The House Energy and Commerce Committee’s report on the 2011 Listeria outbreak that was traced to cantaloupes grown and processed at Jensen Farms in Colorado has identified a number of problems that led to the “deadliest foodborne illness outbreak in over 25 years.”

The bipartisan investigation found that a third-party auditing company (i)
gave the farm high food-safety marks despite identifying major and minor
deficiencies, (ii) did not hold the farm to anything other than baseline industry
standards, and (iii) had no procedures in place to require corrective actions.

One of the problems that led to the outbreak was the farm’s failure to use an
anti-microbial solution in the cantaloupe wash water. Jensen Farms apparently
stopped using the solution after consulting with the third-party auditing
company in 2010 about ways to enhance its food-safety efforts. In 2011, the
farm had adopted an alternative to the hydrocooler it previously used to
process cantaloupe; on the auditing company’s recommendation, it used new
food processing equipment without an anti-microbial wash, consisting of
retrofitted equipment that had been used to process potatoes.

Another problem highlighted in the report was the farm’s failure to comply with Food and Drug Administration (FDA) guidance. According to the report, the auditing company was and is concerned only with FDA regulations. In the words of the auditing company’s president, “we are not supposed to be opinionated on this, we are supposed to go by FDA’s regulations . . . FDA should have mandated that you cannot sell cantaloupes that have not been sanitized.” While his company noted that no anti-microbial solution was used in the wash water, no points were deducted from the Jensen Farms’ 2011 audit for this omission. The report observed that the Food Safety Modernization Act requires that FDA establish an accreditation system and model auditing standards for third-party audits. The committee will monitor those efforts.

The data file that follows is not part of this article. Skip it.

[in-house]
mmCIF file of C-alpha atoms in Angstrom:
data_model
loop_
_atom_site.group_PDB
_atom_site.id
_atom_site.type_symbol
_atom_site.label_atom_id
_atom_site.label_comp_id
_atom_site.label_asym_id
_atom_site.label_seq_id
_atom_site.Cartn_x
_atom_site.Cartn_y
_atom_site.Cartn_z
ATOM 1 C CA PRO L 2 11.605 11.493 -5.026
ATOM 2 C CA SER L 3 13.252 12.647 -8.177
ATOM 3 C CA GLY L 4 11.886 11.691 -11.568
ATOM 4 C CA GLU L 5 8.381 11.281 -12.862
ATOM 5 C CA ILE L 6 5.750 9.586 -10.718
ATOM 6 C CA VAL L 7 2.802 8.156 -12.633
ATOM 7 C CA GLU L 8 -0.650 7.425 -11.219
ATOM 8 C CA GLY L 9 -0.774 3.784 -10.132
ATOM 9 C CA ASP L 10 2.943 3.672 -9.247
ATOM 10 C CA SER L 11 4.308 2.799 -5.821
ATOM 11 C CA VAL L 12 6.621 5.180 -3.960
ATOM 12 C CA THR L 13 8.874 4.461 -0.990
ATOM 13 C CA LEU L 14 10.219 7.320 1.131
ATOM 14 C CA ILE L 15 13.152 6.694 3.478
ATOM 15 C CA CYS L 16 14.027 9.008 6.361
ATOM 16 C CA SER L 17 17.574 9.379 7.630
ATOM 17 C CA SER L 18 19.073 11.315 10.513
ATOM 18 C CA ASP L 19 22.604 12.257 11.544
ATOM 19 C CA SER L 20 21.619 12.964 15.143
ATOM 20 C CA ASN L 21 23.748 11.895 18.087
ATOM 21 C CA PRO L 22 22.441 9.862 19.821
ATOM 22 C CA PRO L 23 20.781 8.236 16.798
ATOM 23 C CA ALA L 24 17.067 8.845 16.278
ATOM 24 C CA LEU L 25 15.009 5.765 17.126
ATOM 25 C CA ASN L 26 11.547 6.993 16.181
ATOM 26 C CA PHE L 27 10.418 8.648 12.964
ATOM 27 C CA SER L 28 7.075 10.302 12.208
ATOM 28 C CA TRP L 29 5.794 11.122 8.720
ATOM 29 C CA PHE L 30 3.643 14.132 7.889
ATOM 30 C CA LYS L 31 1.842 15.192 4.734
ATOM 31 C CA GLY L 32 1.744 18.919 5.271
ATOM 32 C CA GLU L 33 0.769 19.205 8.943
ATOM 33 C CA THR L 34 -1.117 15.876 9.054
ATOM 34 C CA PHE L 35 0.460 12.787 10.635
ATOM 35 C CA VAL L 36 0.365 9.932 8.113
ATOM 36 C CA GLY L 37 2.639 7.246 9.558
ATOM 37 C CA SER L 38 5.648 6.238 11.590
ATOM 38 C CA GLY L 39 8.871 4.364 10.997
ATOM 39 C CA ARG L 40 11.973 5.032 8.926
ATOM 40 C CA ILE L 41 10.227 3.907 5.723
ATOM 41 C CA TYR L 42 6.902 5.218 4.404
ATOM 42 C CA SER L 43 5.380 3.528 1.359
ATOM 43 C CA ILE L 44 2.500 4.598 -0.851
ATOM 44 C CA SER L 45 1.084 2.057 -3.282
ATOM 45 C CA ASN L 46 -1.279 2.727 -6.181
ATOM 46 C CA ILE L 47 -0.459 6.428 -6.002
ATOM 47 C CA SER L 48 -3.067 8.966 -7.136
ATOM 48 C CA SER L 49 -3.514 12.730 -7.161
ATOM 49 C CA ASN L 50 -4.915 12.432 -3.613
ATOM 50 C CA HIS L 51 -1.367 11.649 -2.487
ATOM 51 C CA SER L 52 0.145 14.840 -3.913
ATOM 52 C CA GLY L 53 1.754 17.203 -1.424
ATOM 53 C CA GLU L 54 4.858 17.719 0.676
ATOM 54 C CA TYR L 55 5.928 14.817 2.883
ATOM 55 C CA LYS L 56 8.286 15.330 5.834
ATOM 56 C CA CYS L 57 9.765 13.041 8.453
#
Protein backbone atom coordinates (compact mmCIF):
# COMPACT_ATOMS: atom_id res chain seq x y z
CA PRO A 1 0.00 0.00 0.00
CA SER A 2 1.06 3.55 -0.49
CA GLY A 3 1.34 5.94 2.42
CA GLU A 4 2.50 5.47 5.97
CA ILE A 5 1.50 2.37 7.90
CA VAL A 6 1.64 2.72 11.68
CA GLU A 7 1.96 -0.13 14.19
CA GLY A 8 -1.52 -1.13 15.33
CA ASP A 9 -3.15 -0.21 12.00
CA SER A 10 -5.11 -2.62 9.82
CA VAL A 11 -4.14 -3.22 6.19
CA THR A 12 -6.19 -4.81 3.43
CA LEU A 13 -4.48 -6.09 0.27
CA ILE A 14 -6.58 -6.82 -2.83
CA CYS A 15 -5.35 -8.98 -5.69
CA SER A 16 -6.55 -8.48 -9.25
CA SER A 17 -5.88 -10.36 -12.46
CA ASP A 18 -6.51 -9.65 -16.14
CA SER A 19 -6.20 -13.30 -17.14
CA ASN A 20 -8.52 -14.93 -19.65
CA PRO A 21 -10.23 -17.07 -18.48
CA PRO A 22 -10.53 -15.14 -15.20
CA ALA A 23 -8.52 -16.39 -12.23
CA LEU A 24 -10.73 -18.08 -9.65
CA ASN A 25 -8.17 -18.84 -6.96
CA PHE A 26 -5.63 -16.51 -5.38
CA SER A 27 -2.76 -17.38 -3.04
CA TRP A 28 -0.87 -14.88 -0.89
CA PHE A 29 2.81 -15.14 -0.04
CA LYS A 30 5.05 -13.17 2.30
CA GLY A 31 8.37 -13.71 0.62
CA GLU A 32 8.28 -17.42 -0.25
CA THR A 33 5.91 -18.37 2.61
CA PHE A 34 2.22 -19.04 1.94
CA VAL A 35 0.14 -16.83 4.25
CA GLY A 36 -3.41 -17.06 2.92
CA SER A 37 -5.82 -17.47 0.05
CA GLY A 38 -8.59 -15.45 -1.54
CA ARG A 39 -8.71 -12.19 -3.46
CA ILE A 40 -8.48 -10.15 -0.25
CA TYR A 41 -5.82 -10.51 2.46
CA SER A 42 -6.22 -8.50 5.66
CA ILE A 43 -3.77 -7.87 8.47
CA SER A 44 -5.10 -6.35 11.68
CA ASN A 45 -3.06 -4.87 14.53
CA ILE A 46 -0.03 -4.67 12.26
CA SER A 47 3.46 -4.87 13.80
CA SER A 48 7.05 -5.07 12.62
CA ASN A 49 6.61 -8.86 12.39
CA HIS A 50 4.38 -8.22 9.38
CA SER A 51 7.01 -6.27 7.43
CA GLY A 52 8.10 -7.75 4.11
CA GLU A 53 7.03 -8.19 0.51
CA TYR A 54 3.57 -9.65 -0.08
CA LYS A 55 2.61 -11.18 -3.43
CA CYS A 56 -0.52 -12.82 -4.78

About The Author

For decades, manufacturers, distributors and retailers at every link in the food chain have come to Shook, Hardy & Bacon to partner with a legal team that understands the issues they face in today's evolving food production industry. Shook attorneys work with some of the world's largest food, beverage and agribusiness companies to establish preventative measures, conduct internal audits, develop public relations strategies, and advance tort reform initiatives.